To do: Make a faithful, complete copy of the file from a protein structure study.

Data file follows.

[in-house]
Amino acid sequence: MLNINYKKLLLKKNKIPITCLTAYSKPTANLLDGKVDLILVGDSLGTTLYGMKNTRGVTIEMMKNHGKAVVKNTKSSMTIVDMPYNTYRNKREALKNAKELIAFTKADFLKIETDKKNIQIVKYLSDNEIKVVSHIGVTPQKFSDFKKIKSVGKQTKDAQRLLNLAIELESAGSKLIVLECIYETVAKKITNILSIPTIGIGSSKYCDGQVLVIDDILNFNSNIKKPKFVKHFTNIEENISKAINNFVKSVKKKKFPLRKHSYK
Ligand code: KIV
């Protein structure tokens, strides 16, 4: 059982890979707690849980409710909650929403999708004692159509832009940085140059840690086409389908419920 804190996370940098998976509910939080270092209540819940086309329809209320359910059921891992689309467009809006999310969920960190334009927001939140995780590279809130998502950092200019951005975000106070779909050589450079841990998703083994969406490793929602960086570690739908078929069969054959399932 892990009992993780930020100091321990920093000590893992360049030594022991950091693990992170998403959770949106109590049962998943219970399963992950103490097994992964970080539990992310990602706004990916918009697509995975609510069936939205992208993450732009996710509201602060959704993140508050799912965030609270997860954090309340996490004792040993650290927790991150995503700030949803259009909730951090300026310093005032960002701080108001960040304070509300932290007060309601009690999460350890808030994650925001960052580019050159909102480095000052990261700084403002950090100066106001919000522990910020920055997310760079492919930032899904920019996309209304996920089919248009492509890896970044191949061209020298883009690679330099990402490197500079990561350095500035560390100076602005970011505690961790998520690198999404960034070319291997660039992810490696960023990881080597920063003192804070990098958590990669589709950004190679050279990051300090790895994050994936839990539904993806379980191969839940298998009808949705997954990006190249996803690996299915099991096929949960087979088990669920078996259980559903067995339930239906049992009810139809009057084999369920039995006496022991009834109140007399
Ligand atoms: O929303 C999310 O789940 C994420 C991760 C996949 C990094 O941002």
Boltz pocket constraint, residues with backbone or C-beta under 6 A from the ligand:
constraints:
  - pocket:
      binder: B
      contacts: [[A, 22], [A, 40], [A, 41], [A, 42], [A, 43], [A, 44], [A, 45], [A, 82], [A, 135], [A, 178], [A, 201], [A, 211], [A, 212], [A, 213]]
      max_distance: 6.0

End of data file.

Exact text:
[in-house]
Amino acid sequence: MLNINYKKLLLKKNKIPITCLTAYSKPTANLLDGKVDLILVGDSLGTTLYGMKNTRGVTIEMMKNHGKAVVKNTKSSMTIVDMPYNTYRNKREALKNAKELIAFTKADFLKIETDKKNIQIVKYLSDNEIKVVSHIGVTPQKFSDFKKIKSVGKQTKDAQRLLNLAIELESAGSKLIVLECIYETVAKKITNILSIPTIGIGSSKYCDGQVLVIDDILNFNSNIKKPKFVKHFTNIEENISKAINNFVKSVKKKKFPLRKHSYK
Ligand code: KIV
């Protein structure tokens, strides 16, 4: 059982890979707690849980409710909650929403999708004692159509832009940085140059840690086409389908419920 804190996370940098998976509910939080270092209540819940086309329809209320359910059921891992689309467009809006999310969920960190334009927001939140995780590279809130998502950092200019951005975000106070779909050589450079841990998703083994969406490793929602960086570690739908078929069969054959399932 892990009992993780930020100091321990920093000590893992360049030594022991950091693990992170998403959770949106109590049962998943219970399963992950103490097994992964970080539990992310990602706004990916918009697509995975609510069936939205992208993450732009996710509201602060959704993140508050799912965030609270997860954090309340996490004792040993650290927790991150995503700030949803259009909730951090300026310093005032960002701080108001960040304070509300932290007060309601009690999460350890808030994650925001960052580019050159909102480095000052990261700084403002950090100066106001919000522990910020920055997310760079492919930032899904920019996309209304996920089919248009492509890896970044191949061209020298883009690679330099990402490197500079990561350095500035560390100076602005970011505690961790998520690198999404960034070319291997660039992810490696960023990881080597920063003192804070990098958590990669589709950004190679050279990051300090790895994050994936839990539904993806379980191969839940298998009808949705997954990006190249996803690996299915099991096929949960087979088990669920078996259980559903067995339930239906049992009810139809009057084999369920039995006496022991009834109140007399
Ligand atoms: O929303 C999310 O789940 C994420 C991760 C996949 C990094 O941002």
Boltz pocket constraint, residues with backbone or C-beta under 6 A from the ligand:
constraints:
  - pocket:
      binder: B
      contacts: [[A, 22], [A, 40], [A, 41], [A, 42], [A, 43], [A, 44], [A, 45], [A, 82], [A, 135], [A, 178], [A, 201], [A, 211], [A, 212], [A, 213]]
      max_distance: 6.0